6:00am

Thu July 4, 2013
Agriculture

What's Knee-High By July? Colorado Corn Is

This corn field south of Fort Collins is coming in nicely, at just knee-height.
Credit Luke Runyon / KUNC and Harvest Public Media

The old saying for corn growers is, you want the crop to be ‘knee-high by the Fourth of July.’ If that’s any gauge of success, this year’s crop is doing just fine.

The adage doesn’t always hold true.

Most farmers actually want to see their corn past their knees on Independence Day. This year Weld County, Colo. corn grower Chris Wagner is getting his wish.

“Right now we’re about shoulder high,” said Wagner. “So the corn is looking pretty good considering how crazy of a spring it was.”

The crazy spring brought late season frosts and snow storms to the cornfields of Colorado. In the corn belt states of Iowa, Illinois and Missouri, persistent rain showers, and the subsequent floods, pushed the planting season behind schedule.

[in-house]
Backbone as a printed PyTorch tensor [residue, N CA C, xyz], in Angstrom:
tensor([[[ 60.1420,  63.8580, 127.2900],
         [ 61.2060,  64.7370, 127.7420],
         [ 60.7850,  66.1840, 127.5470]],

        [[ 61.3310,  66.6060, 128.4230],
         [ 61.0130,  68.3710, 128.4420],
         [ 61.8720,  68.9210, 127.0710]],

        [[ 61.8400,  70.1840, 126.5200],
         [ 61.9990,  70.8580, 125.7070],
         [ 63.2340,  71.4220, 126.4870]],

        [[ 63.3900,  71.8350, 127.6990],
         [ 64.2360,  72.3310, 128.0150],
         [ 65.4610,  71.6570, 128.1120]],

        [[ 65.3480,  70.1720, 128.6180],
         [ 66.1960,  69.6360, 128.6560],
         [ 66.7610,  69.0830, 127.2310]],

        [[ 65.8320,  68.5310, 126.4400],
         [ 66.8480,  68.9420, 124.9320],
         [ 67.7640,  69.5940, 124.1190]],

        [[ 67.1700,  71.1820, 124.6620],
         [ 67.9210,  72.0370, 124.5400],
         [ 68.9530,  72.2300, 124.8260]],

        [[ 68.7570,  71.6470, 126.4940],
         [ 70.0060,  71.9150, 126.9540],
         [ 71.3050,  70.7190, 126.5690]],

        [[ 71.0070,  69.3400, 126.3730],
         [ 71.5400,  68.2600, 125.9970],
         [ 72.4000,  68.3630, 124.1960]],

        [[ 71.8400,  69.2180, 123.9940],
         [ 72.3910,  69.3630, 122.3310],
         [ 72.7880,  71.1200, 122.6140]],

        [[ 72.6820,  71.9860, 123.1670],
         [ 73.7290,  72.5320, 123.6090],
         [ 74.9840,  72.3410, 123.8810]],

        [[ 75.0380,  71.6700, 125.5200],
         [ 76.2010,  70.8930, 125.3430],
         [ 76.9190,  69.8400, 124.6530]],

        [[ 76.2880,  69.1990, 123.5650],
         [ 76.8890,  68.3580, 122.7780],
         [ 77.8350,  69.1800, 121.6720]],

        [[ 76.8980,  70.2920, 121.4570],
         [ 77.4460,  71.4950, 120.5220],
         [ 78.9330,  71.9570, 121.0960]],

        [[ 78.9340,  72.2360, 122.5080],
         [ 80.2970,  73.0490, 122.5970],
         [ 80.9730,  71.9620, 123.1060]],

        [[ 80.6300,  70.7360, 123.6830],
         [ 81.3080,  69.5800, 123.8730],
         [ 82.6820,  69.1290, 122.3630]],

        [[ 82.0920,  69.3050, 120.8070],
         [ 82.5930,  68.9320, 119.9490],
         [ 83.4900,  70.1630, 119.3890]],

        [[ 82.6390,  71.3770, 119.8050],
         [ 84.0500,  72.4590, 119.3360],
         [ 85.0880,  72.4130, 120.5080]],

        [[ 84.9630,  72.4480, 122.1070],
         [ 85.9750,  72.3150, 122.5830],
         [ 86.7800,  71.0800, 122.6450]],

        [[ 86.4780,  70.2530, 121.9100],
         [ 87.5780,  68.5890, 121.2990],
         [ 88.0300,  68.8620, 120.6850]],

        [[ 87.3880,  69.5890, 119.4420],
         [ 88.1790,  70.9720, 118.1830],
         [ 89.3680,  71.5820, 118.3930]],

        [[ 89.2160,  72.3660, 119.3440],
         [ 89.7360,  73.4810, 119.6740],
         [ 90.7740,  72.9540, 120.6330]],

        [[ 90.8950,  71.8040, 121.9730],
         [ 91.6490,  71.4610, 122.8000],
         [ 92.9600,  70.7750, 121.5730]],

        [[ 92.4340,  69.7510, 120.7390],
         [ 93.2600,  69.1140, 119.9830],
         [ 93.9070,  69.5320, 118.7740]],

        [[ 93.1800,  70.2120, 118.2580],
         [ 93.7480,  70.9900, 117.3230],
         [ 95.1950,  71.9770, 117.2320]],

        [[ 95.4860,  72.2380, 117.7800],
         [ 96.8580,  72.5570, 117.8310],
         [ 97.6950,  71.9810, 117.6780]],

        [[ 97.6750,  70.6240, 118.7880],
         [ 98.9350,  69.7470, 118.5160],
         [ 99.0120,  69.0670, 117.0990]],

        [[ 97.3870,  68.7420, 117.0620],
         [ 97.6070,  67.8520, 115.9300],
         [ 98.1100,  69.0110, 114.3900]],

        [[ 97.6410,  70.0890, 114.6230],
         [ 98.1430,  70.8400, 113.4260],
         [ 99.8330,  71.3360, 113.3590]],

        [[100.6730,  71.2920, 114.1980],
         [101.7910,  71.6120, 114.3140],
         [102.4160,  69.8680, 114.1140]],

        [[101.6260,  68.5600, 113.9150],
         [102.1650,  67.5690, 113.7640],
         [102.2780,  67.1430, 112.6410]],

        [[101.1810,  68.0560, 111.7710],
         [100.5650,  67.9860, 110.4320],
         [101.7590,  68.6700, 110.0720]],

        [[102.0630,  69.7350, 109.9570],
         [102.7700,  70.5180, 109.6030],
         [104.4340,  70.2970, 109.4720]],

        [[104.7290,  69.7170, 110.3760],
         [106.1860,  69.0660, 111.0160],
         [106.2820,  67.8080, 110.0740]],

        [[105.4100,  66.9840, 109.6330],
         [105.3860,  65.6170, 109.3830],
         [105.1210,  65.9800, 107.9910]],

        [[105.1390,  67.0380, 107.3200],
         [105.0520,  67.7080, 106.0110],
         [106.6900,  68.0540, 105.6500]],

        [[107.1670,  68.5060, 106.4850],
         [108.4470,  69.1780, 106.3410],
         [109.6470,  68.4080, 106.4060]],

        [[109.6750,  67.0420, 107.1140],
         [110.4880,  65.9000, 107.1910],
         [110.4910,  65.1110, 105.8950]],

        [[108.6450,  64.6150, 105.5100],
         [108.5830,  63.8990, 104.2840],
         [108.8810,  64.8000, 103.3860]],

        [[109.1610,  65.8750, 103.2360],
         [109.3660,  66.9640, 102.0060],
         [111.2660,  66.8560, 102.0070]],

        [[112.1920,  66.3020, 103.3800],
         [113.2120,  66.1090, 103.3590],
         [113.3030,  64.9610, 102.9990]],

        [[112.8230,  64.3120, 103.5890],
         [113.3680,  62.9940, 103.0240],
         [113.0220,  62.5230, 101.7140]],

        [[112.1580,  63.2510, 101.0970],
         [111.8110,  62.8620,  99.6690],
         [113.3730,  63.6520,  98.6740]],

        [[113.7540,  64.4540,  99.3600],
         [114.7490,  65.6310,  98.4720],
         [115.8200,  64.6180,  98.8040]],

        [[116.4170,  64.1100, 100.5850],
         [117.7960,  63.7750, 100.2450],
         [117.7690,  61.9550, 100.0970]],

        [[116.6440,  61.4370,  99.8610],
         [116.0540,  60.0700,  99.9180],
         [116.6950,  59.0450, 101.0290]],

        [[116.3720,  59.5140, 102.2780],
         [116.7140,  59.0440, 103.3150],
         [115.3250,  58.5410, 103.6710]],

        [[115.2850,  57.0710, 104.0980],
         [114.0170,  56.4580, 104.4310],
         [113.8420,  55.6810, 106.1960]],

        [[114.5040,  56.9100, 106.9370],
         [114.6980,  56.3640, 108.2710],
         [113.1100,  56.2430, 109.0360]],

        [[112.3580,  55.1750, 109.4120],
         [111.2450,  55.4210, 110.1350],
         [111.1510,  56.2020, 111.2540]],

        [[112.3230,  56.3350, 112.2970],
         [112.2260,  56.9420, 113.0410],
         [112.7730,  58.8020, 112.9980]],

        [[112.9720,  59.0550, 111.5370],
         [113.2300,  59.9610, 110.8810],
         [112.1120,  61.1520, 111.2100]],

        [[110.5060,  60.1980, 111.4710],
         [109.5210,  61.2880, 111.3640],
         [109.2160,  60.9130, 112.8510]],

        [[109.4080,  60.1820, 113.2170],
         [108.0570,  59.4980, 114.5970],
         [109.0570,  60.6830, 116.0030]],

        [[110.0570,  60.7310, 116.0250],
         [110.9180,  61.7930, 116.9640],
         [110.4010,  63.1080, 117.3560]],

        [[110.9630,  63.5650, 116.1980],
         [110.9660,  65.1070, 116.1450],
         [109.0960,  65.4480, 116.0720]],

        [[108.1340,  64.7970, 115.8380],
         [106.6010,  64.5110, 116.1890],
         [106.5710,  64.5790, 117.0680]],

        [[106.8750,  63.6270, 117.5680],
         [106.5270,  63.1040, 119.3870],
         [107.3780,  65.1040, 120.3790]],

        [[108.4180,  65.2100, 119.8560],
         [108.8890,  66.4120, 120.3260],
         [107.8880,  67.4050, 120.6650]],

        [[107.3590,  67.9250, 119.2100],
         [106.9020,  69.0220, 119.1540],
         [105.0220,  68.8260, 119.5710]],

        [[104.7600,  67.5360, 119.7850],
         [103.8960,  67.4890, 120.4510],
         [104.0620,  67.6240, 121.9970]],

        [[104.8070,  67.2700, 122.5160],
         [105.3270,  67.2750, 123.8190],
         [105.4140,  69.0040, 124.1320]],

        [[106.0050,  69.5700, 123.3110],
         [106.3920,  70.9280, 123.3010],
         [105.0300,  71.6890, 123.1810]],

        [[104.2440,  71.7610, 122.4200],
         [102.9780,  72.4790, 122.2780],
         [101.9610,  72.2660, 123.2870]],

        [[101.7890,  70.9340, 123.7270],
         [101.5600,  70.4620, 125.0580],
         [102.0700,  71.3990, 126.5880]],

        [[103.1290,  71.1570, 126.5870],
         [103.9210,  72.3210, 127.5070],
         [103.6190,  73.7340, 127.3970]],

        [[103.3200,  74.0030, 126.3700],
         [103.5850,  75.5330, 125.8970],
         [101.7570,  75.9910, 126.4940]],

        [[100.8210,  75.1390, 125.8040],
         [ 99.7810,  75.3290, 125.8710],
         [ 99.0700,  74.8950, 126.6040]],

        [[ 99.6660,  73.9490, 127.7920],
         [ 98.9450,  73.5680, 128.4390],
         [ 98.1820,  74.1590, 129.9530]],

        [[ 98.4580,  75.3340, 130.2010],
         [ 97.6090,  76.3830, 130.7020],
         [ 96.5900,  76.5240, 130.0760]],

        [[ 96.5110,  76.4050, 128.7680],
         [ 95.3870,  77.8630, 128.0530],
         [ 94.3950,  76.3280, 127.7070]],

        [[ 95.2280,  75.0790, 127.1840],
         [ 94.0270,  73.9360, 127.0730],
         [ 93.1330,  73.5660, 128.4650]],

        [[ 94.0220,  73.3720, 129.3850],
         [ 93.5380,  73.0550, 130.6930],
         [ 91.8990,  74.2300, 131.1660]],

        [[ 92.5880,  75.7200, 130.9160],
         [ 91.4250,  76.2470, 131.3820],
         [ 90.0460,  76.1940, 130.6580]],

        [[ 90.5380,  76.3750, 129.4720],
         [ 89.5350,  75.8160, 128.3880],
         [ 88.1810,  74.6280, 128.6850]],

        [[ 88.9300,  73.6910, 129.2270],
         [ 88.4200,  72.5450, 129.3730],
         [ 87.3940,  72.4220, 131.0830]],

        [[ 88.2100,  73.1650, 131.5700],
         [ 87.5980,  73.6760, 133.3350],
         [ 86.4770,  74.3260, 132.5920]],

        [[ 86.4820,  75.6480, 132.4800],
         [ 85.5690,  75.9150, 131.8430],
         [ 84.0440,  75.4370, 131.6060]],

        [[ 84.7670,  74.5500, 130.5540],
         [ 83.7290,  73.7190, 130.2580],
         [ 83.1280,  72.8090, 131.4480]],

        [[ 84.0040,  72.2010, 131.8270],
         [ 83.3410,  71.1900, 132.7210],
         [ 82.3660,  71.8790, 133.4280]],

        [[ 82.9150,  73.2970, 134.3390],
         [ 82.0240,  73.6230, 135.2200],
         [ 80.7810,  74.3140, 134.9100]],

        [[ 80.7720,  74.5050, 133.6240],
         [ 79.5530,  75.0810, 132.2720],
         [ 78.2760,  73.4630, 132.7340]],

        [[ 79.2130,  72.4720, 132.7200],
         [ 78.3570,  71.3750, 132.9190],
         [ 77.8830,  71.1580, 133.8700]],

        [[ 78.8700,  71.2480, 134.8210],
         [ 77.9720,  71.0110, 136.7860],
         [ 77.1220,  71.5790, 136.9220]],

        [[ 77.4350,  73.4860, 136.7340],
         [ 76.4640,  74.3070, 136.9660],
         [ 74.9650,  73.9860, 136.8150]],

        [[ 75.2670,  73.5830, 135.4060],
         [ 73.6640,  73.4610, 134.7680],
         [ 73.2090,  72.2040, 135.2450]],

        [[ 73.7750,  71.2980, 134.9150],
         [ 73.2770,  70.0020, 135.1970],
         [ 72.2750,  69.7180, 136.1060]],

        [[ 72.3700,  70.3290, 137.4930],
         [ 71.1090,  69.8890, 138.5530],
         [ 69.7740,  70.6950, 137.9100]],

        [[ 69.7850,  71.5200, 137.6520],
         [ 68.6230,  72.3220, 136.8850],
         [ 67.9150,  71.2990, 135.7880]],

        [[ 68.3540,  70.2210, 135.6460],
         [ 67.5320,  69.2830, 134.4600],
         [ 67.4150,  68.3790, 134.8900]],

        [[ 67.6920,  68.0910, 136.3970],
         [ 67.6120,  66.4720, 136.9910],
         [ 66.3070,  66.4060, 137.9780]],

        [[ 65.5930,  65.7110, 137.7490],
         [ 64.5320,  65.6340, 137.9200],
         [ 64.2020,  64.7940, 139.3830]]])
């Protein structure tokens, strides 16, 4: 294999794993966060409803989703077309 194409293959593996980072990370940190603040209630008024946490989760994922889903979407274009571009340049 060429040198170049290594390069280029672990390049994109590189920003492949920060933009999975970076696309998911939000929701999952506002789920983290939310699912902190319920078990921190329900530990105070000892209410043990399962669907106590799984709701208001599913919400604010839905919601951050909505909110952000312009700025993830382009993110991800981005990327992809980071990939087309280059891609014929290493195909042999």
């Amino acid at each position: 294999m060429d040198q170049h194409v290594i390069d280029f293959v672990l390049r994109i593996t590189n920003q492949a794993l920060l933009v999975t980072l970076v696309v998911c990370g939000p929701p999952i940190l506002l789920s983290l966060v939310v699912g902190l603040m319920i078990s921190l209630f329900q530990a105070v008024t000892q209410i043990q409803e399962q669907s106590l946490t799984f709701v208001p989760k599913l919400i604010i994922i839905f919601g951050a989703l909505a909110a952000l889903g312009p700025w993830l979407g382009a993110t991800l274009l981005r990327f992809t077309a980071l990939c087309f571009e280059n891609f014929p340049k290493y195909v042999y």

In spite of those roadblocks, most of the nation’s corn crop is in decent shape. The most recent crop progress report from the USDA [.pdf] shows about 67 percent of the country’s corn is in good or excellent condition. That’s a marked change from 2012 when drought plagued the region. At this time last year less than half the corn crop was in good or better condition.

The stalk’s height is really only one way to judge the plant’s health. Compared to the rest of the country, Colorado’s corn is in bad shape. About 22 percent of the state’s corn fields are rated as poor or worse according to the USDA. As drought conditions worsen, the state’s vast agricultural areas are the hardest hit, with about 60 percent of corn grown [.pdf] in Colorado in swathes of land hardest hit by drought.

Corn prices have been on the decline recently, though slightly, but are still favorable. Which means Wagner’s corn should be lucrative, only as long as another adage plays to his favor.

“Just wait a couple hours and the weather will change. So it’s not in the bank yet,” said Wagner.

The ‘bank’ in this case is harvest time, which usually begins in early fall, finishing Mid-November.

If you’re really bored, you can literally watch corn grow right on your computer. The Colorado Corn Association has a “Corn Cam” where you can watch their backyard plots grow.